THE JOY OF BUREAUCRATIC TERMS
This gets us closer to returning to Room 301 at the Hall of Records – the supes’ arena of action.
It’s the nature of government contracts with options for extensions that they require a long period of foreplay. So it is with contracts for the 10 haulers handling the 13 exclusive service areas.
Although the contracts expire in February 2018, the county is required to begin negotiating the possible exercise of the options no later than February 2017. That means the preliminary talks can start even earlier.
Since the options themselves aren’t guaranteed, the county can scrap the system negotiated in 2004-2006 and start from scratch.
It was clear from comments made Tuesday that county officials have been chewing for some time on what to do as various deadlines near.
We outsiders must grasp two bureaucratic terms if we’re to fully enjoy this story of political ambition. The first is “amend and extend.” The second is “request for proposal” – hereafter referred to as RFP.
“Amend and extend” means the county and the current haulers would sit at a table (not all at once, of course). They would have before them the current contracts. They would identify how things have changed over the last decade – regulatory conditions, market trajectories, customer preferences, operating expenses. Everyone would agree on contract amendments. These amendments would be both specific to each of the 13 service areas and fair in overall principle. The amended contracts would go to the supes. If the supes approve them, then the haulers can relax – they’ve got another decade of monopoly in their service areas.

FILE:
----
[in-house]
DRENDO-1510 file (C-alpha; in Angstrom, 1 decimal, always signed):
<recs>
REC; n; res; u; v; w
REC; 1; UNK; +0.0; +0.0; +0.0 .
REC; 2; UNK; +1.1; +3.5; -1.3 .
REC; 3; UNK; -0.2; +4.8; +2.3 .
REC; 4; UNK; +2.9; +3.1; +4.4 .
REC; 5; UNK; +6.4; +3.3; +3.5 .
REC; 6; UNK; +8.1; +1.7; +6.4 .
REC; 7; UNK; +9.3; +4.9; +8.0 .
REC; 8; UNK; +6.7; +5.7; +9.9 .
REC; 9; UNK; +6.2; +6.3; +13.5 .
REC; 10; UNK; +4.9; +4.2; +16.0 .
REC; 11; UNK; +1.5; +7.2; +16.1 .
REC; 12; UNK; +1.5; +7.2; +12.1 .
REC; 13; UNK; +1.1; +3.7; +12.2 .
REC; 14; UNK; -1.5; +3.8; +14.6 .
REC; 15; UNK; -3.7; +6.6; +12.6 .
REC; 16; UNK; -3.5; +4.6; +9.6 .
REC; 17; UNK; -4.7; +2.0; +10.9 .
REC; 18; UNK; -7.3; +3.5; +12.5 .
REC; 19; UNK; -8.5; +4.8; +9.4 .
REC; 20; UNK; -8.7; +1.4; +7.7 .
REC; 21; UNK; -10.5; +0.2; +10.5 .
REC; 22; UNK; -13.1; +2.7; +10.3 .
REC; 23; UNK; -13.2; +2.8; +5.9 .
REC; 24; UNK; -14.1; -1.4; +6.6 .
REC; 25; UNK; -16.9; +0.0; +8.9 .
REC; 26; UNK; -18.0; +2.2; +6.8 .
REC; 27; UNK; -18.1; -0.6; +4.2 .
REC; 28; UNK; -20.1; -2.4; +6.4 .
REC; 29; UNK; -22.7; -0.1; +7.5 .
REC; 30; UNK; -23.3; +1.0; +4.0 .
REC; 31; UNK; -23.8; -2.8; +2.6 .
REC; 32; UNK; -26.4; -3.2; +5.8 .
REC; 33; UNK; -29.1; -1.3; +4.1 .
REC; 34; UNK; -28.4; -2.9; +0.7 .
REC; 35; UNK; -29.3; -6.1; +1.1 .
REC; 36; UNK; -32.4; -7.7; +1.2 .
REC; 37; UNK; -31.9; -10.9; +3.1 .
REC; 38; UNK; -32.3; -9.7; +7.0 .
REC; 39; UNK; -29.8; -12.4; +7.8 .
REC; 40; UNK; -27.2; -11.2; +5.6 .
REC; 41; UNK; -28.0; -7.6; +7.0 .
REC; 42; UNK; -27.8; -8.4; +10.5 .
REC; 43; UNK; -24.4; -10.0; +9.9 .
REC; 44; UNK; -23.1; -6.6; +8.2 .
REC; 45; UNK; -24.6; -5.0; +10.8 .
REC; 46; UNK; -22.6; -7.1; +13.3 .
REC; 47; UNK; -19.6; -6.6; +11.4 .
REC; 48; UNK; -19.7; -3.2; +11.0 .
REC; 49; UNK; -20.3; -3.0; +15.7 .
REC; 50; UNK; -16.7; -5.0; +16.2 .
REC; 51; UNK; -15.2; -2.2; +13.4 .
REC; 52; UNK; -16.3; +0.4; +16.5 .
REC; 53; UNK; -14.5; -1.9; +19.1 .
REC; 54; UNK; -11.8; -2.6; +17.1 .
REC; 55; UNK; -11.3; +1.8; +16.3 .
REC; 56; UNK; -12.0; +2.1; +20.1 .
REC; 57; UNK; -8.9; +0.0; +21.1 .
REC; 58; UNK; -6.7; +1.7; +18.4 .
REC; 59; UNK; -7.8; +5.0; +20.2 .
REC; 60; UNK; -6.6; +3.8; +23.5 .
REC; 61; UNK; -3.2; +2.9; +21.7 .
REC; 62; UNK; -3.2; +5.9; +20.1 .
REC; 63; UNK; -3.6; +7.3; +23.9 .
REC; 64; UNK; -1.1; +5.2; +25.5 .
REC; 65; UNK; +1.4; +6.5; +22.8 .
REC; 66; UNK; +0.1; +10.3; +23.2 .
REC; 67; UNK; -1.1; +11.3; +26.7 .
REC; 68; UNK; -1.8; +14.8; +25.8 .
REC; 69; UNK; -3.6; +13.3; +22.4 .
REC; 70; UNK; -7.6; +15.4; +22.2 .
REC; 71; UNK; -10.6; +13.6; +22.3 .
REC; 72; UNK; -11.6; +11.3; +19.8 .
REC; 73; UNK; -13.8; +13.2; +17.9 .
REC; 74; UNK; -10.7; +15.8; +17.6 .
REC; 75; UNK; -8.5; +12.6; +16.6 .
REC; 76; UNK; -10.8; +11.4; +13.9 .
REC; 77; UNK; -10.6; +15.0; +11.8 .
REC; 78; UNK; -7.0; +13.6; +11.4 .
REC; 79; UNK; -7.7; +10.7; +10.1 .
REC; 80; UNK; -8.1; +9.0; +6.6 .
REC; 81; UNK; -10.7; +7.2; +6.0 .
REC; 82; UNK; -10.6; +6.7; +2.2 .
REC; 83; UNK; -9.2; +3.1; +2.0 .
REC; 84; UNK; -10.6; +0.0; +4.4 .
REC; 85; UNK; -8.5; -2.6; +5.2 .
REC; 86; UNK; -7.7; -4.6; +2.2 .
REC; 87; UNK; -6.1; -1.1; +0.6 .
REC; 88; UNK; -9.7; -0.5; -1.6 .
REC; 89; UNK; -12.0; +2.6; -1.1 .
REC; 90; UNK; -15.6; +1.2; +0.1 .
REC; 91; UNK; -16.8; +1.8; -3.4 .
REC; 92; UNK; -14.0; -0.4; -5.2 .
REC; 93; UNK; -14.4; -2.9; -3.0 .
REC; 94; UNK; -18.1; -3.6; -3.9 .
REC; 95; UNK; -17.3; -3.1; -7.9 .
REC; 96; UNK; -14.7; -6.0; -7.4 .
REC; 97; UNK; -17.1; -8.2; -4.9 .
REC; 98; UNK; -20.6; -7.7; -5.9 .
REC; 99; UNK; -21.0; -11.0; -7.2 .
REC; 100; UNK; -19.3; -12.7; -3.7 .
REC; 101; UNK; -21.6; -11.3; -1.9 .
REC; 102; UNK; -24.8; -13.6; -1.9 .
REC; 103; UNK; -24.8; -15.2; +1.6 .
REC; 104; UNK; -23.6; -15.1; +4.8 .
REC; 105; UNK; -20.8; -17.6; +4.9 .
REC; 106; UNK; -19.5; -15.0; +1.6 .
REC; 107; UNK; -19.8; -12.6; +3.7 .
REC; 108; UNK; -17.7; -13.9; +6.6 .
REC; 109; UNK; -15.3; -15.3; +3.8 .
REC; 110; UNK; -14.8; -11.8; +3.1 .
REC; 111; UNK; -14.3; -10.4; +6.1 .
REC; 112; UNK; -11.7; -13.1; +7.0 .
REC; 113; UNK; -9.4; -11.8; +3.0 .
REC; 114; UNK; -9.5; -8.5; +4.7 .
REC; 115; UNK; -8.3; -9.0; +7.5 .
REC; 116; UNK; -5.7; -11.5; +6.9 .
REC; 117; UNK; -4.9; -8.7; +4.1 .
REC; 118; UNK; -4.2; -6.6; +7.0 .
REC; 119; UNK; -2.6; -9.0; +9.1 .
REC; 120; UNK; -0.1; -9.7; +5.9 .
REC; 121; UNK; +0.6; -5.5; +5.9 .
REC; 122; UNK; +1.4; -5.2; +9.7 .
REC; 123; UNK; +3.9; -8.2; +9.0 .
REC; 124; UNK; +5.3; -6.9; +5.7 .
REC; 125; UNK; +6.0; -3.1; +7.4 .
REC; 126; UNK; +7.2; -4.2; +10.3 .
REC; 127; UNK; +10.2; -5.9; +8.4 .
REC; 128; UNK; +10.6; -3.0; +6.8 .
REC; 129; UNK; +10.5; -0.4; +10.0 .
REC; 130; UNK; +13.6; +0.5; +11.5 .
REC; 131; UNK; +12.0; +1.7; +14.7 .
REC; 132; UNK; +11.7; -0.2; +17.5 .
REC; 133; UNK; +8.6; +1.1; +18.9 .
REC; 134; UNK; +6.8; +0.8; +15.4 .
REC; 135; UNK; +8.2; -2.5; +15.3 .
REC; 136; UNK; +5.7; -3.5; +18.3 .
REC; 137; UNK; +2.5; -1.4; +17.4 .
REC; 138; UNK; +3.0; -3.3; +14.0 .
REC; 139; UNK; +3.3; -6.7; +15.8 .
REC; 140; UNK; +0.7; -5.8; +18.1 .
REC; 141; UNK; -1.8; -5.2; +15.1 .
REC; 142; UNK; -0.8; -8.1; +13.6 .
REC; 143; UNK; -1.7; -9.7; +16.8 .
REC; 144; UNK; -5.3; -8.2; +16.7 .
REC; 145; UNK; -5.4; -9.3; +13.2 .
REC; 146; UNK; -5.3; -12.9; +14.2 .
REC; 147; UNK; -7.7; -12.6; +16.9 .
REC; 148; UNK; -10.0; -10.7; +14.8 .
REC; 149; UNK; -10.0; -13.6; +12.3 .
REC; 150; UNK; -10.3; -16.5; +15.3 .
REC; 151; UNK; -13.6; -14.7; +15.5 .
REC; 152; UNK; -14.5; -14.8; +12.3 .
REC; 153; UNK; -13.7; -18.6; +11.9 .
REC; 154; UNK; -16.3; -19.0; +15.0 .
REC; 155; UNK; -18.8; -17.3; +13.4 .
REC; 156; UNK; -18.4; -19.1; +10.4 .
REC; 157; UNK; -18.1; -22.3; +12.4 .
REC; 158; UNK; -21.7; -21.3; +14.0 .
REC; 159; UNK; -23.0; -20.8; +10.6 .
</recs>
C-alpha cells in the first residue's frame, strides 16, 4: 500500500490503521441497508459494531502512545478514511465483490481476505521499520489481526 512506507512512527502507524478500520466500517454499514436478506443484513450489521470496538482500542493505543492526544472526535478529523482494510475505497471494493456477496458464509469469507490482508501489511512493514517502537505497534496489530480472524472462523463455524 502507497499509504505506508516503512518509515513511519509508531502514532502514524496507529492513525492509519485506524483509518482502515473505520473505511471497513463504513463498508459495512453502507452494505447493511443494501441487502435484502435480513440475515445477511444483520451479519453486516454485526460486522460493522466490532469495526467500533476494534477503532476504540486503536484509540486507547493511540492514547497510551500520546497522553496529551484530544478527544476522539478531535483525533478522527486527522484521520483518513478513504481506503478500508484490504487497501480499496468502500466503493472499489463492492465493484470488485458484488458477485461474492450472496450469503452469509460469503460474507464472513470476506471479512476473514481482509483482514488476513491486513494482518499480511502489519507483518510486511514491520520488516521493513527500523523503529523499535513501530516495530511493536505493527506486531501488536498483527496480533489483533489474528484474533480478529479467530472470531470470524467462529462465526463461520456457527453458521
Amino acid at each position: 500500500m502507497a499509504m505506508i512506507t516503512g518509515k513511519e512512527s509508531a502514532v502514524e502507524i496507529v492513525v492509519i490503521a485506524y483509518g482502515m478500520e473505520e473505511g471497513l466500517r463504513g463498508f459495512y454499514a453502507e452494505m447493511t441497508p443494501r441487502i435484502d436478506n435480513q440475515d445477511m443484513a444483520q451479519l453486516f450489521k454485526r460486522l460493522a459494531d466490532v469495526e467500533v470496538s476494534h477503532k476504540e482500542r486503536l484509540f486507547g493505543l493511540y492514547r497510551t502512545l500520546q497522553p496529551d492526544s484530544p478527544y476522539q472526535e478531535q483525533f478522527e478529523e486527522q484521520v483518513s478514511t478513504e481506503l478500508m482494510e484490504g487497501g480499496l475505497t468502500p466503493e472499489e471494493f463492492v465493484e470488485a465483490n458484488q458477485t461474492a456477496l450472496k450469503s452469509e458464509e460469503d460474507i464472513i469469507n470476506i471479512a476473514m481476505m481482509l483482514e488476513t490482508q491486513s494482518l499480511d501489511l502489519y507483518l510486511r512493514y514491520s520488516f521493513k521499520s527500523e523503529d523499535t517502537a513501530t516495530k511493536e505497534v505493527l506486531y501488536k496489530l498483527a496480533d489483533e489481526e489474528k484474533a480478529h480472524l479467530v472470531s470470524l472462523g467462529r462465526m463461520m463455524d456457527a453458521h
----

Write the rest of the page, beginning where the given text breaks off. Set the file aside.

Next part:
RFP means competition. Each of the 13 service areas would be up for grabs once the current contracts expire. Haulers would turn in their best offers. This often means the lowest price.
“I’ll haul away your trash for $25 a month.”
“Yeah? Well, I haul away your trash for $24.50 a month, and throw in some extra goodies.”
The process isn’t really a live auction. But, in theory, it’s supposed to work much like my example. Each hauler, knowing that his competitors want the business just as much as he does, is forced to squeeze his profit margin and operating costs until it hurts. The winning hauler may squeal, but the ratepayer (usually a voter, as well) saves money.
That’s the way RFP is supposed to work. RFP is a staple of government operations.
All this is common knowledge among politicians and haulers. As this story has suggested, haulers have been known to make campaign contributions to political campaigns. Candidates have been known to cash those checks. This arrangement is so pervasive that it’s simply impossible to paint one candidate as pure and another as sinful.
There are no virgins out there.